Smart Sensor Ecosystem

A differentiator of the smart sensor is its role in the broader information and analytics ecosystem. Integrating smart sensors throughout the supply chain can decrease operating costs, increase asset efficiency, and improve demand planning. Transmission standards such as WiFi, Bluetooth, NFC, RFID, and others are then used to communicate this data to other sensors, controller devices, centralised management platforms, or distributed computing platforms for data aggregation and analysis (Figure 2).

Smart Sensor Ecosystem
Figure 2: Smart Sensor Ecosystem

Smart sensors’ data is usually processed and stored in an external database or a cloud computing platform. Usually, sending data straight to the cloud can also be problematic in large systems containing a range of sensors from different suppliers. These may use different protocols to transmit their information. The more common way of getting data out of smart sensors is to use a bridging device known as a gateway in each room. A gateway receives data from the sensors and makes it usable. Data is transmitted from the smart sensors to the gateway wirelessly. The gateway then converts the smart sensors data and sends it wirelessly via Wi-Fi and LTE or a wired Ethernet cable to a chosen local or cloud-based platform.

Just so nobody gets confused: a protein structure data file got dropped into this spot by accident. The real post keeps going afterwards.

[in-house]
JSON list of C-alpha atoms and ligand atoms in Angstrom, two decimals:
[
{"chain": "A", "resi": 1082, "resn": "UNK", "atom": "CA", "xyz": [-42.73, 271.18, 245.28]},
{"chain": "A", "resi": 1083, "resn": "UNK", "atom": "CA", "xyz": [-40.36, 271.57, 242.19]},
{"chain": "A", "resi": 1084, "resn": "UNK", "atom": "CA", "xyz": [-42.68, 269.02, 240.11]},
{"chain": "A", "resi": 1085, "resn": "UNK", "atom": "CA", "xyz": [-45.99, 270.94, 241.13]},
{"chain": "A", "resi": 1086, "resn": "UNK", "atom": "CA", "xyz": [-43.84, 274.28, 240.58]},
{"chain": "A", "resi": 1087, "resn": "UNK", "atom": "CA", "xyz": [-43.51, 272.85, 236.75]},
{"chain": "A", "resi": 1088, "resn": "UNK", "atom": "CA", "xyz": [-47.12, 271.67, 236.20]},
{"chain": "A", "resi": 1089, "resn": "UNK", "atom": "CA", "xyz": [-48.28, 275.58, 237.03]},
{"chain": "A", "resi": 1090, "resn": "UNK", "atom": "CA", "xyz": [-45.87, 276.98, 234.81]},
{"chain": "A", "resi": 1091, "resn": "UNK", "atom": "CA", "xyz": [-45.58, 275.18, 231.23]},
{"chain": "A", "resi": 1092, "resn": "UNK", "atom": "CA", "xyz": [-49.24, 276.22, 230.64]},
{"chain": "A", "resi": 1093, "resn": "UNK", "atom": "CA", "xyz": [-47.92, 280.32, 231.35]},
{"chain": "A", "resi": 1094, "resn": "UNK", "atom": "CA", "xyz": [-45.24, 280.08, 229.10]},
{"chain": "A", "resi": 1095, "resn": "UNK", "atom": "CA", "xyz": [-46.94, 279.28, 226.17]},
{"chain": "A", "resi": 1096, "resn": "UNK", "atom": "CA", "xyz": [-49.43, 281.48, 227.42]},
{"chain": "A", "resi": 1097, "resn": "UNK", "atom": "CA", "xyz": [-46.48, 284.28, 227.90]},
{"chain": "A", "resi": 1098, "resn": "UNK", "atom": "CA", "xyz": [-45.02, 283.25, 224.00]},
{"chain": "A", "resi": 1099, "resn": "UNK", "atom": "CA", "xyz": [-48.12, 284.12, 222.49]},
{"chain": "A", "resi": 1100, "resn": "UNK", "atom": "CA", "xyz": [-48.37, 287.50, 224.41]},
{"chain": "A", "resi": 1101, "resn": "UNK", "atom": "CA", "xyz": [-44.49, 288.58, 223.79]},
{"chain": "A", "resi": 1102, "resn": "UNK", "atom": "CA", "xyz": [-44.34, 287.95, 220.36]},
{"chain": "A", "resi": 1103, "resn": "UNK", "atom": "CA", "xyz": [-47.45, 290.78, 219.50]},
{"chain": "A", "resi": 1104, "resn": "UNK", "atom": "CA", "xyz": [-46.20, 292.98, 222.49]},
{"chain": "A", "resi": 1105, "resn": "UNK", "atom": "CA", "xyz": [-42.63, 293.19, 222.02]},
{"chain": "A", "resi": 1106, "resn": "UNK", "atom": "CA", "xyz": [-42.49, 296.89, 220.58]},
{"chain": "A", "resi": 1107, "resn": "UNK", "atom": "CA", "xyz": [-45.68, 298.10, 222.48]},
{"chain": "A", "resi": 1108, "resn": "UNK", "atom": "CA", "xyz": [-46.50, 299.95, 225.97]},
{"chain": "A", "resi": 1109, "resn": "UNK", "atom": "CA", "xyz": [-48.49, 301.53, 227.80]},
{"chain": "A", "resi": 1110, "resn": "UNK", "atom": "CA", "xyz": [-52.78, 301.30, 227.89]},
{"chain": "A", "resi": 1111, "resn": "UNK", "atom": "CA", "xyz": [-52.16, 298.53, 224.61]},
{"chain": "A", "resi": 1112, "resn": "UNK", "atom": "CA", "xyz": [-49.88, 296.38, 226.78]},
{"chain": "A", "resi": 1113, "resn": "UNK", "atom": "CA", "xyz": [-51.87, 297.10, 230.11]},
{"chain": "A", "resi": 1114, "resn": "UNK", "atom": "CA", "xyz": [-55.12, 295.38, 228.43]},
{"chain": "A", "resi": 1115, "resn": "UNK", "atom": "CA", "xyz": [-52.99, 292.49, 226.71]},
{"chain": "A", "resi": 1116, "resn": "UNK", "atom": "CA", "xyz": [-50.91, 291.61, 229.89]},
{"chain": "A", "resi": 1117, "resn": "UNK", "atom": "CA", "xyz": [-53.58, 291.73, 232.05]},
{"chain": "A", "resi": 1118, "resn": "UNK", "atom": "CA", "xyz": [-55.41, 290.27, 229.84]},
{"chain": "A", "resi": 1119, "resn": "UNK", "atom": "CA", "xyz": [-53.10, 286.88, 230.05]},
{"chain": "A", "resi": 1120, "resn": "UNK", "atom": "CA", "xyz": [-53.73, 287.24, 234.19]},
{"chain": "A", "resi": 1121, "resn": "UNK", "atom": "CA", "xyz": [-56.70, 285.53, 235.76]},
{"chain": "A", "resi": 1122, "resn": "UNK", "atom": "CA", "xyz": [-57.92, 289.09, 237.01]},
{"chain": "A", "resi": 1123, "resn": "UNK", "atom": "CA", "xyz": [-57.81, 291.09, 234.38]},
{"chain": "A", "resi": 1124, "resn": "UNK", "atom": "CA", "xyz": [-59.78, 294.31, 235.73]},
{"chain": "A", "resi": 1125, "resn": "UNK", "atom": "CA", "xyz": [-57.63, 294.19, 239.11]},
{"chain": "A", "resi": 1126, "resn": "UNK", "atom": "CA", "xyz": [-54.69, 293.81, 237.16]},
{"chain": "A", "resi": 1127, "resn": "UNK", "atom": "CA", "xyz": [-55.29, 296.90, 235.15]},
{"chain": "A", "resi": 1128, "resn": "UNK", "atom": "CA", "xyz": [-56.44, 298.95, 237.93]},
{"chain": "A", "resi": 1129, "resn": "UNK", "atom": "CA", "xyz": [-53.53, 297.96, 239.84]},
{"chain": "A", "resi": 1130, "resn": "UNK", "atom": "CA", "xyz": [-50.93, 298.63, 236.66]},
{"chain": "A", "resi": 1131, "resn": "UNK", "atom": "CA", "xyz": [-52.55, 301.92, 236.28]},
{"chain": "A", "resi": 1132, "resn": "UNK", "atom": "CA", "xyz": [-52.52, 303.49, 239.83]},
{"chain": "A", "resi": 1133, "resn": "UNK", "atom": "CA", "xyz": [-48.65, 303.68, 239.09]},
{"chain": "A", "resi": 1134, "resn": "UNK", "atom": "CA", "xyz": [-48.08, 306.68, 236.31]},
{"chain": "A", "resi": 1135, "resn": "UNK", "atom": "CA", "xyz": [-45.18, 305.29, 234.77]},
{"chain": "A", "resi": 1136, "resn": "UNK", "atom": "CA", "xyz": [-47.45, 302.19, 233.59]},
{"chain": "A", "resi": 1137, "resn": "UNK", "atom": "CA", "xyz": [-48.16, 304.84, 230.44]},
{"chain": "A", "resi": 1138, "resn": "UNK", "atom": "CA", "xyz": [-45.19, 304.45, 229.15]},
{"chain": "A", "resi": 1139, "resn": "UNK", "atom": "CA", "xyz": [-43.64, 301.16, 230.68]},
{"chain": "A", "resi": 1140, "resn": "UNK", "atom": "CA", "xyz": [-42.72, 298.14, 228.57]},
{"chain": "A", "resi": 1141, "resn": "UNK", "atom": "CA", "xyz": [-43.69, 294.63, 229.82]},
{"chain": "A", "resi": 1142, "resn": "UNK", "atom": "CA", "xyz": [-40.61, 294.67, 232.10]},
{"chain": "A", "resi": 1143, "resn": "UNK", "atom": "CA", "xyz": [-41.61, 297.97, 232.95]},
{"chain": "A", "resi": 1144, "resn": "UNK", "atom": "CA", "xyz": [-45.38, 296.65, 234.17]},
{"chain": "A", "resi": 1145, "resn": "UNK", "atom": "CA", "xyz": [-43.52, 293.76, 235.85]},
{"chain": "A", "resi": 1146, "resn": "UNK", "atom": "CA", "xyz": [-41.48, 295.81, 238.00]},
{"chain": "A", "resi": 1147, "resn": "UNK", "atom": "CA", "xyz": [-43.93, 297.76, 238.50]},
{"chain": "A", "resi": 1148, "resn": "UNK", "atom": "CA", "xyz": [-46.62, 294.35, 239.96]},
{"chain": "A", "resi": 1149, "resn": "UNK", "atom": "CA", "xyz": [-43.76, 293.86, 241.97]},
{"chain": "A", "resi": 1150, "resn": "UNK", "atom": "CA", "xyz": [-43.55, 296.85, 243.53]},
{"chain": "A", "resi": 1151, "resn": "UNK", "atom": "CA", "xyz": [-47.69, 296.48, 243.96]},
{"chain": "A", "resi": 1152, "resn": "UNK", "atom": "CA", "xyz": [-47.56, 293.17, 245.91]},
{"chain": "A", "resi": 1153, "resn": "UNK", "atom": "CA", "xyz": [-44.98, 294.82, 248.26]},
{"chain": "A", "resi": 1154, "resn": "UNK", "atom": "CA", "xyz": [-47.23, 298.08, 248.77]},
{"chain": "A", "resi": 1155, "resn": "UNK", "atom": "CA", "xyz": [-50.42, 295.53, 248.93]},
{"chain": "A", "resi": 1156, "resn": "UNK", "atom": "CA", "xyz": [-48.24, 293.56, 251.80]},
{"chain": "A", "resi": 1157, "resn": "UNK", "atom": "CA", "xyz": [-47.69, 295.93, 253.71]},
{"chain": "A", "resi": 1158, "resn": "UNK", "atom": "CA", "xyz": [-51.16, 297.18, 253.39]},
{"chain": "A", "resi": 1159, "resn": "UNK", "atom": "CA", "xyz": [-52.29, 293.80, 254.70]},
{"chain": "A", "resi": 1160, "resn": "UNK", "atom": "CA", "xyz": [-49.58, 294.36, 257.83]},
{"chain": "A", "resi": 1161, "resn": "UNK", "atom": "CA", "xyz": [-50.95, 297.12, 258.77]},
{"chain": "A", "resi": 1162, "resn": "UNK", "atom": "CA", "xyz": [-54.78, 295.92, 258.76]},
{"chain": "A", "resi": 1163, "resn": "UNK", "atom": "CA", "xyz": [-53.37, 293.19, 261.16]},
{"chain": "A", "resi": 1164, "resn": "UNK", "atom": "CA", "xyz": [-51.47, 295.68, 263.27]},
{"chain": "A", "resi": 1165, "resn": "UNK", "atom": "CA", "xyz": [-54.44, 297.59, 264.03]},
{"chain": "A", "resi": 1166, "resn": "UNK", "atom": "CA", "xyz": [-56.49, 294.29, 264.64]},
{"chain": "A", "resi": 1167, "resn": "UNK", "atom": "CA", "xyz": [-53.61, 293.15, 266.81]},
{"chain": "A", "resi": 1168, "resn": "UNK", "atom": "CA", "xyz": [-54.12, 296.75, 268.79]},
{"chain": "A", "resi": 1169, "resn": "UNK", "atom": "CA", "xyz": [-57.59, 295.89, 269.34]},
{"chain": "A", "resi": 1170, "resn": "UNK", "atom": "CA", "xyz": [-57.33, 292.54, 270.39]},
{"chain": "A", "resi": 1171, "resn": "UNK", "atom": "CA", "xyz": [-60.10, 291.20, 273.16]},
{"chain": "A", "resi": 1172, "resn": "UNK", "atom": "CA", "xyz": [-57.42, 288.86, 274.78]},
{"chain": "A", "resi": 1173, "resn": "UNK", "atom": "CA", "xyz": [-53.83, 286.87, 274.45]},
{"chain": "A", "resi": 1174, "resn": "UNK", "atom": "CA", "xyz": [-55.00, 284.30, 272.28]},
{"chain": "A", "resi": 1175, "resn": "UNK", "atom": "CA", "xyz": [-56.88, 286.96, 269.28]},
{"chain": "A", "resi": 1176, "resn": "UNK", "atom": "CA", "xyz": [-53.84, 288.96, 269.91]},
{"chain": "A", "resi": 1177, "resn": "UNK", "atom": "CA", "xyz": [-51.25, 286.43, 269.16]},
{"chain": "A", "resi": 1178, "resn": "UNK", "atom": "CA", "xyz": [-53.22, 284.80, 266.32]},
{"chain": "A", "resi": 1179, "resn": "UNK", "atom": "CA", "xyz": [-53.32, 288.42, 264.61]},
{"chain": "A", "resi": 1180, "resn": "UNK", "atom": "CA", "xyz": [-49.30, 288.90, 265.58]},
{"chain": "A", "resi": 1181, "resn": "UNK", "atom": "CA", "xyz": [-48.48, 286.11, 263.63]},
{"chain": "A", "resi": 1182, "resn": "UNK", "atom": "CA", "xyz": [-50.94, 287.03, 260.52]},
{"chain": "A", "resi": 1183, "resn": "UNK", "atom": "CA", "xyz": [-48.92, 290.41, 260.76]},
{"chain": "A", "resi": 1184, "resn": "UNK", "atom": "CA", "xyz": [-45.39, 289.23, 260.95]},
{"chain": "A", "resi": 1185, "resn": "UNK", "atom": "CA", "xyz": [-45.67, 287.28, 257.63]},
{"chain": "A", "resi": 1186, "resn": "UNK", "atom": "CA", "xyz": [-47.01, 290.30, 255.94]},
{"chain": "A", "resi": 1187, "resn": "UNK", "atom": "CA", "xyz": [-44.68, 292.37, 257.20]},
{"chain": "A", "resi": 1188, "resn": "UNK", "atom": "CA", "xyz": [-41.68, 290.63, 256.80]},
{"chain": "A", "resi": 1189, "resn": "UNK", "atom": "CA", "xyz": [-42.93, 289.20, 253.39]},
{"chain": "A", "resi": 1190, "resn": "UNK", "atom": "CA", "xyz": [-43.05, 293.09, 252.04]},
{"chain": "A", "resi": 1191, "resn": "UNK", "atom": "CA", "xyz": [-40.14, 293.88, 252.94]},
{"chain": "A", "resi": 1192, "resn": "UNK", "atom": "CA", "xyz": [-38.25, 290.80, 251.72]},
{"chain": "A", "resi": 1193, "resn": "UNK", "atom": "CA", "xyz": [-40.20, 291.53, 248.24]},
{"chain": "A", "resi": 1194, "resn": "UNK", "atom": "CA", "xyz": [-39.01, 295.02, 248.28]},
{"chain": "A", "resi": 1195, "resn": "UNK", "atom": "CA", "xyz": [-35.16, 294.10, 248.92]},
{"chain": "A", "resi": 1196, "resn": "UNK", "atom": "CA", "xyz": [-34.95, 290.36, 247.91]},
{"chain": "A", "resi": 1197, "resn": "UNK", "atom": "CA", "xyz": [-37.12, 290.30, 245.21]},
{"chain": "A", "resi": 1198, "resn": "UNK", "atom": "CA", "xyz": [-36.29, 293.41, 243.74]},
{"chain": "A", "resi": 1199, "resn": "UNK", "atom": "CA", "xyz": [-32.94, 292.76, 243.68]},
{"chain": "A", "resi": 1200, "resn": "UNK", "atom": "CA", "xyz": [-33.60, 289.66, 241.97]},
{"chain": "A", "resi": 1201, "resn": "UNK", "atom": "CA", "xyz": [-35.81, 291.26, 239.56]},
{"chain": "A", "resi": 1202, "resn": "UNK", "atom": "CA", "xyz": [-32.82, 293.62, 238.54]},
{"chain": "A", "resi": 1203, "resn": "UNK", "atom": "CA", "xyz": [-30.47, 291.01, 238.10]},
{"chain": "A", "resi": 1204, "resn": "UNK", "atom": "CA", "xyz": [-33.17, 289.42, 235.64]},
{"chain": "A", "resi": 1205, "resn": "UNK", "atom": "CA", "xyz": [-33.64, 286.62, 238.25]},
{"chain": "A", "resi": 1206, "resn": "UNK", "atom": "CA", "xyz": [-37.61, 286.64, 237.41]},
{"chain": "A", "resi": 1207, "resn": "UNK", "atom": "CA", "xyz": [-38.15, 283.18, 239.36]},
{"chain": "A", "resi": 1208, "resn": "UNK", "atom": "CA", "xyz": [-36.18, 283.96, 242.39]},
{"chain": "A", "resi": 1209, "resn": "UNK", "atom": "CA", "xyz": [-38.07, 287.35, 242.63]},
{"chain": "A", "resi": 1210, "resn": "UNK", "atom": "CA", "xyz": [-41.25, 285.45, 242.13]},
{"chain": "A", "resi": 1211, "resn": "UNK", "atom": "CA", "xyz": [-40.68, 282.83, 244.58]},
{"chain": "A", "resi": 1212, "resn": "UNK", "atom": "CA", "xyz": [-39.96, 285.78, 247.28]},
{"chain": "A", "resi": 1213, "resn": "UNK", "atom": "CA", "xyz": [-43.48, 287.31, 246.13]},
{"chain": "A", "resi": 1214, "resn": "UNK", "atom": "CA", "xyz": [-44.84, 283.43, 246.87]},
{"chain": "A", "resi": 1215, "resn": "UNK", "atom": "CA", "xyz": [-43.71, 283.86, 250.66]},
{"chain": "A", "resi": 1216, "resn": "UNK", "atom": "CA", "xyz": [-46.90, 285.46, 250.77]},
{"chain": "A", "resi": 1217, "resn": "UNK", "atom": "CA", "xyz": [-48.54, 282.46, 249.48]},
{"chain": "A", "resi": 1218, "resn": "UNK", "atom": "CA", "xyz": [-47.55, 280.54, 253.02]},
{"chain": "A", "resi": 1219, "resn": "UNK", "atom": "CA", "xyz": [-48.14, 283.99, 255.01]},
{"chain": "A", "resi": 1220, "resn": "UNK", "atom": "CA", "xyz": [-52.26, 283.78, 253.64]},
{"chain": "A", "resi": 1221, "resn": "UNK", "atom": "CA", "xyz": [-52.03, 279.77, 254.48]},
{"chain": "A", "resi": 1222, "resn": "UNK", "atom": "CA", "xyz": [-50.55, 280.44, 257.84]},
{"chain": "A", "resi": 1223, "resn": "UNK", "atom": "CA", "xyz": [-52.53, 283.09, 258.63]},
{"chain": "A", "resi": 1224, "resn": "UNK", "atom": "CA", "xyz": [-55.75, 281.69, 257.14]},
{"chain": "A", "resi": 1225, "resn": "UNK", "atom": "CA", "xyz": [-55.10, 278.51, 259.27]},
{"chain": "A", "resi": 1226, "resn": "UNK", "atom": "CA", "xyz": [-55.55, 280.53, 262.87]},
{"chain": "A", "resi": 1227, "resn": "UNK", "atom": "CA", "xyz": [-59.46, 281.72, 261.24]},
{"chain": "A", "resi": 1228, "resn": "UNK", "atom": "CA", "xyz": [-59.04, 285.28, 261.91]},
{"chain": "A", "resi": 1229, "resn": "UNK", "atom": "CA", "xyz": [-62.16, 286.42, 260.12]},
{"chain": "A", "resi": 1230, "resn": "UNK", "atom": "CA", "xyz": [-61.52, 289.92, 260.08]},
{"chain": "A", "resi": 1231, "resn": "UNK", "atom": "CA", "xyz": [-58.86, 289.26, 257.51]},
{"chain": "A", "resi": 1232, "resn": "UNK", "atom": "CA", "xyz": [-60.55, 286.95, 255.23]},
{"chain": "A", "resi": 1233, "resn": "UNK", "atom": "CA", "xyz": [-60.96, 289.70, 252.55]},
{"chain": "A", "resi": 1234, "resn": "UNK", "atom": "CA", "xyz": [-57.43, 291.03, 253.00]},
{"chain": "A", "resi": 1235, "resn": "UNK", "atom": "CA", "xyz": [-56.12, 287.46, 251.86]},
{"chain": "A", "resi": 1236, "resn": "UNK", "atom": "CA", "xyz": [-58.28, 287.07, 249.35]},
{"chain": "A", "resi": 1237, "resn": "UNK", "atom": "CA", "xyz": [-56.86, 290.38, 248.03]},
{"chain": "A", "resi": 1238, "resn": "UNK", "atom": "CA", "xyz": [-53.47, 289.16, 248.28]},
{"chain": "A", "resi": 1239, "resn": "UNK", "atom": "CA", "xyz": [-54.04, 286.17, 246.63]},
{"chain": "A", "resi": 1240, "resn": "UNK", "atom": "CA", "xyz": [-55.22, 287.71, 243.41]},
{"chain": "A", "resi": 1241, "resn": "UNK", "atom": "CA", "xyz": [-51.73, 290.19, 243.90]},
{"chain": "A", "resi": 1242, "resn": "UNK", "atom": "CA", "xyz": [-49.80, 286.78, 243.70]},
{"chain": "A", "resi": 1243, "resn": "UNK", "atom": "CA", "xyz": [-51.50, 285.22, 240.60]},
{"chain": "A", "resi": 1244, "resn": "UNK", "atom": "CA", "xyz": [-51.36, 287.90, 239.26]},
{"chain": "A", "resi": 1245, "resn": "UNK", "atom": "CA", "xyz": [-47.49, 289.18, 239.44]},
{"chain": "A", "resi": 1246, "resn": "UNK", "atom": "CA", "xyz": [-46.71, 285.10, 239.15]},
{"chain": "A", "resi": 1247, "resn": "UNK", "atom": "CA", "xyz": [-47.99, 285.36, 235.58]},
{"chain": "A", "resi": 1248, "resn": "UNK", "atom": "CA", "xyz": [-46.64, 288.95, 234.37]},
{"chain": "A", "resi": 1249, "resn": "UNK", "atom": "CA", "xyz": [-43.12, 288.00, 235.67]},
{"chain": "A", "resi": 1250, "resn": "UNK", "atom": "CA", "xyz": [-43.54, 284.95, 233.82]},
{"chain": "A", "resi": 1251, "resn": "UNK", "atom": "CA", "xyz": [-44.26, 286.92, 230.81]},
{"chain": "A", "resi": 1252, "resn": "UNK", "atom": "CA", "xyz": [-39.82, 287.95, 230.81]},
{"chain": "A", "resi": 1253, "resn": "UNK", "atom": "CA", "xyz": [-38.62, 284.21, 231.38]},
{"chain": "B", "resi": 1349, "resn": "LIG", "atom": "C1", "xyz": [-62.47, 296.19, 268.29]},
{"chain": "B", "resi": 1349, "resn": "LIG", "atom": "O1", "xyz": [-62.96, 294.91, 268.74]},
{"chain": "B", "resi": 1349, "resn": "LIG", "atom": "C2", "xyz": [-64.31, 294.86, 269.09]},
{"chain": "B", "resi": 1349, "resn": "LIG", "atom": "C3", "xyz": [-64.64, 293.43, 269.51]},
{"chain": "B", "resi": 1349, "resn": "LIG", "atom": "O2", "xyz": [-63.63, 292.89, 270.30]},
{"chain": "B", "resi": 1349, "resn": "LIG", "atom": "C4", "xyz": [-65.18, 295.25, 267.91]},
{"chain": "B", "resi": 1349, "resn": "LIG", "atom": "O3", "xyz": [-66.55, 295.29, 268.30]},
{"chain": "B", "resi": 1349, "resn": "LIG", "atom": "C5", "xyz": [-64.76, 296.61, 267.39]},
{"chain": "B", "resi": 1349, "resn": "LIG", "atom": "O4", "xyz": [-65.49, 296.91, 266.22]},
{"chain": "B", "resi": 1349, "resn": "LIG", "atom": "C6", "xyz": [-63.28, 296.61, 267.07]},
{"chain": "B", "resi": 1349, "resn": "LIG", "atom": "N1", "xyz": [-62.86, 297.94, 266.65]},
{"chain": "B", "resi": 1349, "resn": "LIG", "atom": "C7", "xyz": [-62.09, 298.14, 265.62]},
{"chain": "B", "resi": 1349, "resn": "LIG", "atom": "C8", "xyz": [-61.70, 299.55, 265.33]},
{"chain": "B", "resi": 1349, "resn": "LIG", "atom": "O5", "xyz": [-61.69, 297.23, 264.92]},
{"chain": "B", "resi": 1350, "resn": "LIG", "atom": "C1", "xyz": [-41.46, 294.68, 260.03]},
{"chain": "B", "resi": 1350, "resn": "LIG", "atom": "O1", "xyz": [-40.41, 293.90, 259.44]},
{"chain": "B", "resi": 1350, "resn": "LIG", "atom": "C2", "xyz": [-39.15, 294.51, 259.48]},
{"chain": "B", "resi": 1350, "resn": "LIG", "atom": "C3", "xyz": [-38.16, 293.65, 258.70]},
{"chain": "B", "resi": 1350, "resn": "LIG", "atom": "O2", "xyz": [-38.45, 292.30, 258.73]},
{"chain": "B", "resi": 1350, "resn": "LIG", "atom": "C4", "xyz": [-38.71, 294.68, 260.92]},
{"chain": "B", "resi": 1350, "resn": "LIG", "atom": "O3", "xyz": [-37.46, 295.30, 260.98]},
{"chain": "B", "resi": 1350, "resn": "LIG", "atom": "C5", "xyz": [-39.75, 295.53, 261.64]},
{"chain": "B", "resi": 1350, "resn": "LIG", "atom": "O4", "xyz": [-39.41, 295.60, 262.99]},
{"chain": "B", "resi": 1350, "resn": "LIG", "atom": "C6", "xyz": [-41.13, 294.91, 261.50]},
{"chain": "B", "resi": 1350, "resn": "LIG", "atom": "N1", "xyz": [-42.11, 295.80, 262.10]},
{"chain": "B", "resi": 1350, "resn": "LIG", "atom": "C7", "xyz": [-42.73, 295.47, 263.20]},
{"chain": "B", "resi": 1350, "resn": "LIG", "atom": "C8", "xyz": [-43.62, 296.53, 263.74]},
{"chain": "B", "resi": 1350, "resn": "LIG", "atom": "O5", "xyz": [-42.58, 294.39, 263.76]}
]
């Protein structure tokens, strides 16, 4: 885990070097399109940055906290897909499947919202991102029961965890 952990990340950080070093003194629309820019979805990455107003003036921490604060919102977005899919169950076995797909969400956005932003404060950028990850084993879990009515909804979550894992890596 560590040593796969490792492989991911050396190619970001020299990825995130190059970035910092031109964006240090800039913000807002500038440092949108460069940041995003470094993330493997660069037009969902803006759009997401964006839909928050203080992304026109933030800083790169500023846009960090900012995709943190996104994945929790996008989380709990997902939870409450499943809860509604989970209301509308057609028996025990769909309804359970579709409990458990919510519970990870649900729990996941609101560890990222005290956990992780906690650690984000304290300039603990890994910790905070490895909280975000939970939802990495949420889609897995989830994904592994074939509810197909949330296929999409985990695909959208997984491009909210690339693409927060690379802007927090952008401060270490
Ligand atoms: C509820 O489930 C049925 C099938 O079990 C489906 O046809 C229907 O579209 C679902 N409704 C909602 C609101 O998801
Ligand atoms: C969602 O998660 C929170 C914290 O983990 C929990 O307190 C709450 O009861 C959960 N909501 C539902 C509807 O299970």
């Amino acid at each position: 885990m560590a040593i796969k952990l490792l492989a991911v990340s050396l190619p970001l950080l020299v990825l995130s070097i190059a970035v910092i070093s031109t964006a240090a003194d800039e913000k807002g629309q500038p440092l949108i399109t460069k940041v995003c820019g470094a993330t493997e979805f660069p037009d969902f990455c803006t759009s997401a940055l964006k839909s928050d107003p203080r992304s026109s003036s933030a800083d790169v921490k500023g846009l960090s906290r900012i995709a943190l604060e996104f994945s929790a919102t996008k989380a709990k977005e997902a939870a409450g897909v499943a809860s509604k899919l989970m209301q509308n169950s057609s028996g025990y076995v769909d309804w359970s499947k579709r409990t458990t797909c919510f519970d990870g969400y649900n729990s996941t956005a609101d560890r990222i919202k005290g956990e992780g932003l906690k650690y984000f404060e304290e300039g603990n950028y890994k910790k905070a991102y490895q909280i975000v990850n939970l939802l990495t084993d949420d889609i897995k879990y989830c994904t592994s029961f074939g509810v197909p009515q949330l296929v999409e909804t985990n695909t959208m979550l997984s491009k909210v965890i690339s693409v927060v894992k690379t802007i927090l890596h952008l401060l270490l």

Instead of processing and storing data on the cloud, users can create a dashboard more locally using an application. This allows constructing a simple dashboard to display the data being received by the gateway without needing to sign up to one of the cloud platforms.